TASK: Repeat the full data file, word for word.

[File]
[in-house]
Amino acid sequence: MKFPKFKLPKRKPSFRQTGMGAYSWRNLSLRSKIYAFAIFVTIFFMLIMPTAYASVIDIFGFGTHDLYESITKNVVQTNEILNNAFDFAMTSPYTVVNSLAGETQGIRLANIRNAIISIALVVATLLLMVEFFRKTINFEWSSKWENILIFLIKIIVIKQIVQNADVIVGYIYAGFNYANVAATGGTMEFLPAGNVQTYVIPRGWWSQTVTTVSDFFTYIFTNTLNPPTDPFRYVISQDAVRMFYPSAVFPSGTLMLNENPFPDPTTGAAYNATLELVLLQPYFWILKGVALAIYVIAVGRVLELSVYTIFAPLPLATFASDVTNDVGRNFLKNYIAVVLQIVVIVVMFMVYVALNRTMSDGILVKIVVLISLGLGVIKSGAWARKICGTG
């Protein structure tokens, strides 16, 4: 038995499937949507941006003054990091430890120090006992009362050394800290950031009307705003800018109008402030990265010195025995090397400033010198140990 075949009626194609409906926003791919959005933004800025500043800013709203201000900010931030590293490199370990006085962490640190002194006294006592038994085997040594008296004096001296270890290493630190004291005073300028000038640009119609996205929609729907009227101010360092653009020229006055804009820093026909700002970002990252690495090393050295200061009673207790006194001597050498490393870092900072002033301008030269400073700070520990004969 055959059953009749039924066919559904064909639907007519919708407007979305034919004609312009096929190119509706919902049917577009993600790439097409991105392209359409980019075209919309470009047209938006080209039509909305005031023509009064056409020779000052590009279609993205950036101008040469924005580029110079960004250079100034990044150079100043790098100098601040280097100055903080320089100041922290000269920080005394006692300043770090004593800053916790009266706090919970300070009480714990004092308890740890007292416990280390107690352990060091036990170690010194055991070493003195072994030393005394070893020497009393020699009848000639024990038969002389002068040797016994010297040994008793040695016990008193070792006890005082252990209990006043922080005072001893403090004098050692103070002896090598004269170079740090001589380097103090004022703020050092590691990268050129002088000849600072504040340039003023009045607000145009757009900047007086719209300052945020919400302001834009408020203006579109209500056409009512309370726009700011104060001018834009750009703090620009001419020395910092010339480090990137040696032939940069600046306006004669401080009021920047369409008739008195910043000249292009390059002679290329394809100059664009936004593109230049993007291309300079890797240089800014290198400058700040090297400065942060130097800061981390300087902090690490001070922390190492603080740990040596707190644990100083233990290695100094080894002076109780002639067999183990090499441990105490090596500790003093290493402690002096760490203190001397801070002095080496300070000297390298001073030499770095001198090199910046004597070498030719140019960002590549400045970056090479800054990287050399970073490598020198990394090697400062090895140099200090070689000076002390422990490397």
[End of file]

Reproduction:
[in-house]
Amino acid sequence: MKFPKFKLPKRKPSFRQTGMGAYSWRNLSLRSKIYAFAIFVTIFFMLIMPTAYASVIDIFGFGTHDLYESITKNVVQTNEILNNAFDFAMTSPYTVVNSLAGETQGIRLANIRNAIISIALVVATLLLMVEFFRKTINFEWSSKWENILIFLIKIIVIKQIVQNADVIVGYIYAGFNYANVAATGGTMEFLPAGNVQTYVIPRGWWSQTVTTVSDFFTYIFTNTLNPPTDPFRYVISQDAVRMFYPSAVFPSGTLMLNENPFPDPTTGAAYNATLELVLLQPYFWILKGVALAIYVIAVGRVLELSVYTIFAPLPLATFASDVTNDVGRNFLKNYIAVVLQIVVIVVMFMVYVALNRTMSDGILVKIVVLISLGLGVIKSGAWARKICGTG
């Protein structure tokens, strides 16, 4: 038995499937949507941006003054990091430890120090006992009362050394800290950031009307705003800018109008402030990265010195025995090397400033010198140990 075949009626194609409906926003791919959005933004800025500043800013709203201000900010931030590293490199370990006085962490640190002194006294006592038994085997040594008296004096001296270890290493630190004291005073300028000038640009119609996205929609729907009227101010360092653009020229006055804009820093026909700002970002990252690495090393050295200061009673207790006194001597050498490393870092900072002033301008030269400073700070520990004969 055959059953009749039924066919559904064909639907007519919708407007979305034919004609312009096929190119509706919902049917577009993600790439097409991105392209359409980019075209919309470009047209938006080209039509909305005031023509009064056409020779000052590009279609993205950036101008040469924005580029110079960004250079100034990044150079100043790098100098601040280097100055903080320089100041922290000269920080005394006692300043770090004593800053916790009266706090919970300070009480714990004092308890740890007292416990280390107690352990060091036990170690010194055991070493003195072994030393005394070893020497009393020699009848000639024990038969002389002068040797016994010297040994008793040695016990008193070792006890005082252990209990006043922080005072001893403090004098050692103070002896090598004269170079740090001589380097103090004022703020050092590691990268050129002088000849600072504040340039003023009045607000145009757009900047007086719209300052945020919400302001834009408020203006579109209500056409009512309370726009700011104060001018834009750009703090620009001419020395910092010339480090990137040696032939940069600046306006004669401080009021920047369409008739008195910043000249292009390059002679290329394809100059664009936004593109230049993007291309300079890797240089800014290198400058700040090297400065942060130097800061981390300087902090690490001070922390190492603080740990040596707190644990100083233990290695100094080894002076109780002639067999183990090499441990105490090596500790003093290493402690002096760490203190001397801070002095080496300070000297390298001073030499770095001198090199910046004597070498030719140019960002590549400045970056090479800054990287050399970073490598020198990394090697400062090895140099200090070689000076002390422990490397």